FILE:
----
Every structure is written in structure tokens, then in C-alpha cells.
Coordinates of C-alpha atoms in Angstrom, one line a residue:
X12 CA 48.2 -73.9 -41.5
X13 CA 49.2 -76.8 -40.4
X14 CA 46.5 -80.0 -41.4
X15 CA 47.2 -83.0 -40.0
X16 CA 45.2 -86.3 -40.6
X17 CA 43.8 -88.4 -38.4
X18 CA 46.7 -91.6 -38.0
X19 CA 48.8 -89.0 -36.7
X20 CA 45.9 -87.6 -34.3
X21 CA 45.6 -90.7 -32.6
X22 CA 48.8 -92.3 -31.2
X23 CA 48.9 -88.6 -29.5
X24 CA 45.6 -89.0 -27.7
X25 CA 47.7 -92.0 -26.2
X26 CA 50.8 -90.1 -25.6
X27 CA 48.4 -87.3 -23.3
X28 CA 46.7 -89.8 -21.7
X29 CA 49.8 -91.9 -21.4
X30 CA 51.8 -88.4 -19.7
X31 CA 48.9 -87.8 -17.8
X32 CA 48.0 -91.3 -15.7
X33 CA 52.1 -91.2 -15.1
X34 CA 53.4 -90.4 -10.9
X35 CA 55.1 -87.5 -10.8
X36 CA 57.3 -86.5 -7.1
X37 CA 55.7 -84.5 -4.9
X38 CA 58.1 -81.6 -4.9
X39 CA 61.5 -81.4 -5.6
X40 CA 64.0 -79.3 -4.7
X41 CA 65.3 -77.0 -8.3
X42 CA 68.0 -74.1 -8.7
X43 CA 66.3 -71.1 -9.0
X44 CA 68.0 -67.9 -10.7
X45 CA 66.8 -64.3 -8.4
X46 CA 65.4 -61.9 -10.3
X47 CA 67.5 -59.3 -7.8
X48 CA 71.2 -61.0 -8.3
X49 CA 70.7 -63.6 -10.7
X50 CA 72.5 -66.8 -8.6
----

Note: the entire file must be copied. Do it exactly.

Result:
Every structure is written in structure tokens, then in C-alpha cells.
Coordinates of C-alpha atoms in Angstrom, one line a residue:
X12 CA 48.2 -73.9 -41.5
X13 CA 49.2 -76.8 -40.4
X14 CA 46.5 -80.0 -41.4
X15 CA 47.2 -83.0 -40.0
X16 CA 45.2 -86.3 -40.6
X17 CA 43.8 -88.4 -38.4
X18 CA 46.7 -91.6 -38.0
X19 CA 48.8 -89.0 -36.7
X20 CA 45.9 -87.6 -34.3
X21 CA 45.6 -90.7 -32.6
X22 CA 48.8 -92.3 -31.2
X23 CA 48.9 -88.6 -29.5
X24 CA 45.6 -89.0 -27.7
X25 CA 47.7 -92.0 -26.2
X26 CA 50.8 -90.1 -25.6
X27 CA 48.4 -87.3 -23.3
X28 CA 46.7 -89.8 -21.7
X29 CA 49.8 -91.9 -21.4
X30 CA 51.8 -88.4 -19.7
X31 CA 48.9 -87.8 -17.8
X32 CA 48.0 -91.3 -15.7
X33 CA 52.1 -91.2 -15.1
X34 CA 53.4 -90.4 -10.9
X35 CA 55.1 -87.5 -10.8
X36 CA 57.3 -86.5 -7.1
X37 CA 55.7 -84.5 -4.9
X38 CA 58.1 -81.6 -4.9
X39 CA 61.5 -81.4 -5.6
X40 CA 64.0 -79.3 -4.7
X41 CA 65.3 -77.0 -8.3
X42 CA 68.0 -74.1 -8.7
X43 CA 66.3 -71.1 -9.0
X44 CA 68.0 -67.9 -10.7
X45 CA 66.8 -64.3 -8.4
X46 CA 65.4 -61.9 -10.3
X47 CA 67.5 -59.3 -7.8
X48 CA 71.2 -61.0 -8.3
X49 CA 70.7 -63.6 -10.7
X50 CA 72.5 -66.8 -8.6